Spironolactone is a safe and effective treatment in androgenetic alopecia (AGA) and can improve efficacy when combined with minoxidil or other conventional treatments, according to study findings published in Clinical, Cosmetic and Investigational Dermatology.
Researchers conducted a systematic review and searched Web of Science, Cochrane Library, Embase, and PubMed databases through October 2022 for studies that assessed success and safety of spironolactone in AGA. They included 7 articles that comprised a total of 618 patients (89.5% women) with AGA, of whom 414 were treated with spironolactone.
Additional inclusion criteria included studies that enrolled at least 20 patients diagnosed with AGA and compared results with placebo or other treatment options. Risk for bias was evaluated using the Newcastle-Ottawa Scale or Cochrane Collaboration’s Risk of Bias Assessment tool; bias risk was determined to be low or questionable in at least 3 of the studies.
The 5 studies that investigated oral spironolactone included only women participants (n=295).
Alopecia recovery was efficacious with oral or topical treatment, but topical spironolactone produced significantly fewer adverse effects than oral spironolactone, with topical treatment appropriate for any sex. Of the 2 studies that examined topical spironolactone, 1 study reported 20% of patients experienced an adverse effect of contact dermatitis with no adverse effects on libido or sexual performance. The other study did not report on adverse effects.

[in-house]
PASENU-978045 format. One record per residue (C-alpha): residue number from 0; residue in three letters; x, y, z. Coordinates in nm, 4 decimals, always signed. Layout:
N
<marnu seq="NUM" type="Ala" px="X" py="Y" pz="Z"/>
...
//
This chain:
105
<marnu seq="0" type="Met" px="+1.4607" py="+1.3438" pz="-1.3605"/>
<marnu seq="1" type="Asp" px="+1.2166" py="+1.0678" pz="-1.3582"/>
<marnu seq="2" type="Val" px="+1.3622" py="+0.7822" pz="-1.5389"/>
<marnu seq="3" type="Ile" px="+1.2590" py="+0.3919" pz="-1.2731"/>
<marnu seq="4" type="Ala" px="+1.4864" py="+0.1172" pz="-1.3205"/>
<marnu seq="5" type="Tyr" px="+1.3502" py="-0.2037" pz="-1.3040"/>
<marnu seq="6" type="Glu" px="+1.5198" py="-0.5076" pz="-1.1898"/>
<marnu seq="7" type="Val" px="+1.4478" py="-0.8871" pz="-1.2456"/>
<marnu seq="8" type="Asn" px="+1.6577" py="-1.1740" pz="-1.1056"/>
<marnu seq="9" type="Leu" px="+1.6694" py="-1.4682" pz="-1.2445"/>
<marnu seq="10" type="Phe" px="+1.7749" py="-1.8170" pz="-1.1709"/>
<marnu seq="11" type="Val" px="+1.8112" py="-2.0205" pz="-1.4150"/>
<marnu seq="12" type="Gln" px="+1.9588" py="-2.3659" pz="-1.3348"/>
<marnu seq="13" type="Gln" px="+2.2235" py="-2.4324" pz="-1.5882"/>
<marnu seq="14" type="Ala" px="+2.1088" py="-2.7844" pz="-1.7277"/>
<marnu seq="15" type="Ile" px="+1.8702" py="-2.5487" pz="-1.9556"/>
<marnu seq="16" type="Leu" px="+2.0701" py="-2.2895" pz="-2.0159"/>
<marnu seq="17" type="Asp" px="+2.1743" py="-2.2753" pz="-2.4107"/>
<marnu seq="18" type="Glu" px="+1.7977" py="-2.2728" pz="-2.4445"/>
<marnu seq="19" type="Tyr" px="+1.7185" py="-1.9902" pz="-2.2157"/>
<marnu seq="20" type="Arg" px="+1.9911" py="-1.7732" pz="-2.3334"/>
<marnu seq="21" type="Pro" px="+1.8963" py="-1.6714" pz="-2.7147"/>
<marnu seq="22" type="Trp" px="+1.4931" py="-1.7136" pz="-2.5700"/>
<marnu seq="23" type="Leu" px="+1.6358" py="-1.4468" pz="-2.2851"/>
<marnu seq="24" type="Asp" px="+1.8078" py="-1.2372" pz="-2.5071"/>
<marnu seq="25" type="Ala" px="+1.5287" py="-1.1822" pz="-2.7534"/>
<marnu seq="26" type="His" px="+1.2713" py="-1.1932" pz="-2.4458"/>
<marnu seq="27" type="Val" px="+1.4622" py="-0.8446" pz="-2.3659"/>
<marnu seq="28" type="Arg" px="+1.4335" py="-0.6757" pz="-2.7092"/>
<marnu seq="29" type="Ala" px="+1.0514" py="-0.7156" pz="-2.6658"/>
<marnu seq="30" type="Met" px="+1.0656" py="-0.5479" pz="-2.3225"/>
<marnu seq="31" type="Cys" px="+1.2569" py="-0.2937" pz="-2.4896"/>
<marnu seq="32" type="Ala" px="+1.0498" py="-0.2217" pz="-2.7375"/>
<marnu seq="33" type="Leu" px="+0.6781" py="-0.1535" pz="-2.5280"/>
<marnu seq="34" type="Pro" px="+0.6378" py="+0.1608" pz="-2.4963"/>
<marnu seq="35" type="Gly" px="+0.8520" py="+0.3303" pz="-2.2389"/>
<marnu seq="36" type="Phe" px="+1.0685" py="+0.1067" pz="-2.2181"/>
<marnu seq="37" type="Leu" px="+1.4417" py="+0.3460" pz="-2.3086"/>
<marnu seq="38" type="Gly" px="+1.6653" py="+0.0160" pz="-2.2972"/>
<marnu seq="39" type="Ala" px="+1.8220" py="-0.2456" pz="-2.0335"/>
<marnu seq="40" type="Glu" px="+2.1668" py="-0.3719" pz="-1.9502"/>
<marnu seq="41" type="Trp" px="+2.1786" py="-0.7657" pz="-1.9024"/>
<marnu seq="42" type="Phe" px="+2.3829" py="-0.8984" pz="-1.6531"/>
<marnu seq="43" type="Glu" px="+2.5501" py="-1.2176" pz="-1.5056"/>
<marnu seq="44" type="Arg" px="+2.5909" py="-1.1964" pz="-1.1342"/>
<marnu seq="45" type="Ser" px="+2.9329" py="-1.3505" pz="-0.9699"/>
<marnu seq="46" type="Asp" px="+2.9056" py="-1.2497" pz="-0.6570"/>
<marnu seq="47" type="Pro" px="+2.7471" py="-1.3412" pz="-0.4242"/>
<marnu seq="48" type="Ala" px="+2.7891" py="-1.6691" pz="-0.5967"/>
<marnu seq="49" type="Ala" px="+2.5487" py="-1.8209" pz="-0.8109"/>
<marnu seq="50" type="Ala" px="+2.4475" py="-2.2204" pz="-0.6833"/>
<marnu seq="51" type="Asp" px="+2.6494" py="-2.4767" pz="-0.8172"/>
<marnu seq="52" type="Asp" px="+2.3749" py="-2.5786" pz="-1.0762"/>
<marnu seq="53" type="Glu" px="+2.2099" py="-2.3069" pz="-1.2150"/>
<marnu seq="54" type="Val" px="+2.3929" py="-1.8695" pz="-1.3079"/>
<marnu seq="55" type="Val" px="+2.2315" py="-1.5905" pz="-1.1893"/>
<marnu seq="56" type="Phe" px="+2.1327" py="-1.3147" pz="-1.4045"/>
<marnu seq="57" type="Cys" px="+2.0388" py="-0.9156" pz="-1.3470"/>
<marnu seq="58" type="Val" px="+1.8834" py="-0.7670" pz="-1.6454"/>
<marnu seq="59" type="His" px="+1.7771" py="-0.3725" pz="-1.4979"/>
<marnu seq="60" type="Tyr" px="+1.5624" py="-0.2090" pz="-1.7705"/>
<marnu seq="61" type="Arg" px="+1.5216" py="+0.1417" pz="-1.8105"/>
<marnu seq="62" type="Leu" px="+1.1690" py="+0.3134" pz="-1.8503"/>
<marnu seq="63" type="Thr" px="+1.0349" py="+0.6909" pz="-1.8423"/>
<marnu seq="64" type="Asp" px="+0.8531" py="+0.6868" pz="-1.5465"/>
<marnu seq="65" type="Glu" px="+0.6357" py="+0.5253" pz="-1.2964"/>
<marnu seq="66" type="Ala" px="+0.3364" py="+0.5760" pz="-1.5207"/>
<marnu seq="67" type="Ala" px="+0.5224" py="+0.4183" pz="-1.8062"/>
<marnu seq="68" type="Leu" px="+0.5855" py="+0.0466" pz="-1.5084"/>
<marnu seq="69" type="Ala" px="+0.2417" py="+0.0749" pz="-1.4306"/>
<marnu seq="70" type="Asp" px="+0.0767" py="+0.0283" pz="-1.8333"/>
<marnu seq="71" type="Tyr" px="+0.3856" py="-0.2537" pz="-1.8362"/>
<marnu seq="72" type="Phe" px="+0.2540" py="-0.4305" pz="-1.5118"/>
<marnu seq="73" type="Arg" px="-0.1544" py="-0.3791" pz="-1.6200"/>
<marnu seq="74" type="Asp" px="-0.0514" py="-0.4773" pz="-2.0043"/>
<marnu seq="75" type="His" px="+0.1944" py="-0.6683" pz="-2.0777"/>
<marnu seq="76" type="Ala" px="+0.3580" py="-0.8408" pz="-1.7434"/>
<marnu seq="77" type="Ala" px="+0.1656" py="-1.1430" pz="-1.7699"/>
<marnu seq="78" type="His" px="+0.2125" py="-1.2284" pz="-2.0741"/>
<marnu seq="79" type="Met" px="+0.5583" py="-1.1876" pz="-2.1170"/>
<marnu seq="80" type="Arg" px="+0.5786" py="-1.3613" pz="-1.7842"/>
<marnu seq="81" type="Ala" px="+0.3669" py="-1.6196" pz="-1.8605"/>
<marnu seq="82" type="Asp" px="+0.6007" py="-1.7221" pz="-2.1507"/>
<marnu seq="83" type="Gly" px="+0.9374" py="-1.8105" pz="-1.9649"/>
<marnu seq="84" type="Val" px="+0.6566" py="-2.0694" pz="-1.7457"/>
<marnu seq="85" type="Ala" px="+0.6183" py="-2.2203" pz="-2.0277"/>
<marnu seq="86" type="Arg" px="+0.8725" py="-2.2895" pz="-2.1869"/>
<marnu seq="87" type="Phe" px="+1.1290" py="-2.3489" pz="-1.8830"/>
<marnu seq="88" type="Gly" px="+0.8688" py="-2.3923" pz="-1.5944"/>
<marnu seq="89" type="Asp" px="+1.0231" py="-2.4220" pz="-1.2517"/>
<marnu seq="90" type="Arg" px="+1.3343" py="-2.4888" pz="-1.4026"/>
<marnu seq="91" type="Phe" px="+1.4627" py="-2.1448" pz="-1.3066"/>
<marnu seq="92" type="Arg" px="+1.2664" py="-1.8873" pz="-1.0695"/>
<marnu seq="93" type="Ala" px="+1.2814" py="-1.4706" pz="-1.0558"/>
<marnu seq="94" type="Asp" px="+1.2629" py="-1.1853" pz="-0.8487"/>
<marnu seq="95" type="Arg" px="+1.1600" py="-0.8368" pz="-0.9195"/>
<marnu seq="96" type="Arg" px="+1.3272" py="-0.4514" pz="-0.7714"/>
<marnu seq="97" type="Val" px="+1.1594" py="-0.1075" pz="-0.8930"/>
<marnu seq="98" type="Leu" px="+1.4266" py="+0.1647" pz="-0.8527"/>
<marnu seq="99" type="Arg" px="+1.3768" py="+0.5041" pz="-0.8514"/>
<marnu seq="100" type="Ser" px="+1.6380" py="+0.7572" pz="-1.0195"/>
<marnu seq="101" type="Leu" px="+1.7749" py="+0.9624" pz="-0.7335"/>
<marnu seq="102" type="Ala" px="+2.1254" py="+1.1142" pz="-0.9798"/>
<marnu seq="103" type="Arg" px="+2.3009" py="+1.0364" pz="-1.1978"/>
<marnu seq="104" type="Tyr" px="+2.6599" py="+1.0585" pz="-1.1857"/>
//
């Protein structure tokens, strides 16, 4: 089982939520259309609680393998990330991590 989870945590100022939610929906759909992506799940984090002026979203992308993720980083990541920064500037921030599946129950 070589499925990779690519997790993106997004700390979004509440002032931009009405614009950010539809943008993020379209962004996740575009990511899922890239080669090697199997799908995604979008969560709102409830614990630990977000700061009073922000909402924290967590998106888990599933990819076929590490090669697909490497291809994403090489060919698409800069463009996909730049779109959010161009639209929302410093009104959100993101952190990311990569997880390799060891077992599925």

Of the 5 studies that evaluated oral spironolactone, 2 did not report on adverse effects. In the other 3 studies 73% of participants reported adverse effects. One study reported 41% of participants experienced menstrual disorder, 22% experienced scalp pruritus, 16% experienced increased scurf, and less than 14% experienced multiple side effects. Another study reported that 17% of participants experienced dizziness and less than 5% reported multiple other adverse effects. Adverse effects experienced by less than 5% of participants in the third study were postural hypotension, urticaria, facial hypertrichosis.
Topical spironolactone combined with oral or topical minoxidil showed better efficacy than monotherapy in the 3 studies that compared combination with minoxidil or spironolactone alone. In the 6 studies that reported on spironolactone combined therapies, 95% of participants were deemed to have effective combination therapy.
Limitations of the review include the nature of the systematic review study design and the relatively small number of included studies in the review.
“Spironolactone is an effective and safe treatment of androgenic alopecia which can enhance the efficacy when combined with other conventional treatments such as minoxidil,” the researchers conclude. “Topical spironolactone is safer than oral administration and is suitable for both [men and women] patients, and is expected to become a common drug for those who do not have a good response to minoxidil.”
This article originally appeared on Dermatology Advisor
Wang C, Du Y, Bi L, Lin X, Zhao M, Fan W. The efficacy and safety of oral and topical spironolactone in androgenetic alopecia treatment: a systematic review. Clin Cosmet Investig Dermatol. Published online March 9, 2023. doi:10.2147/CCID.S398950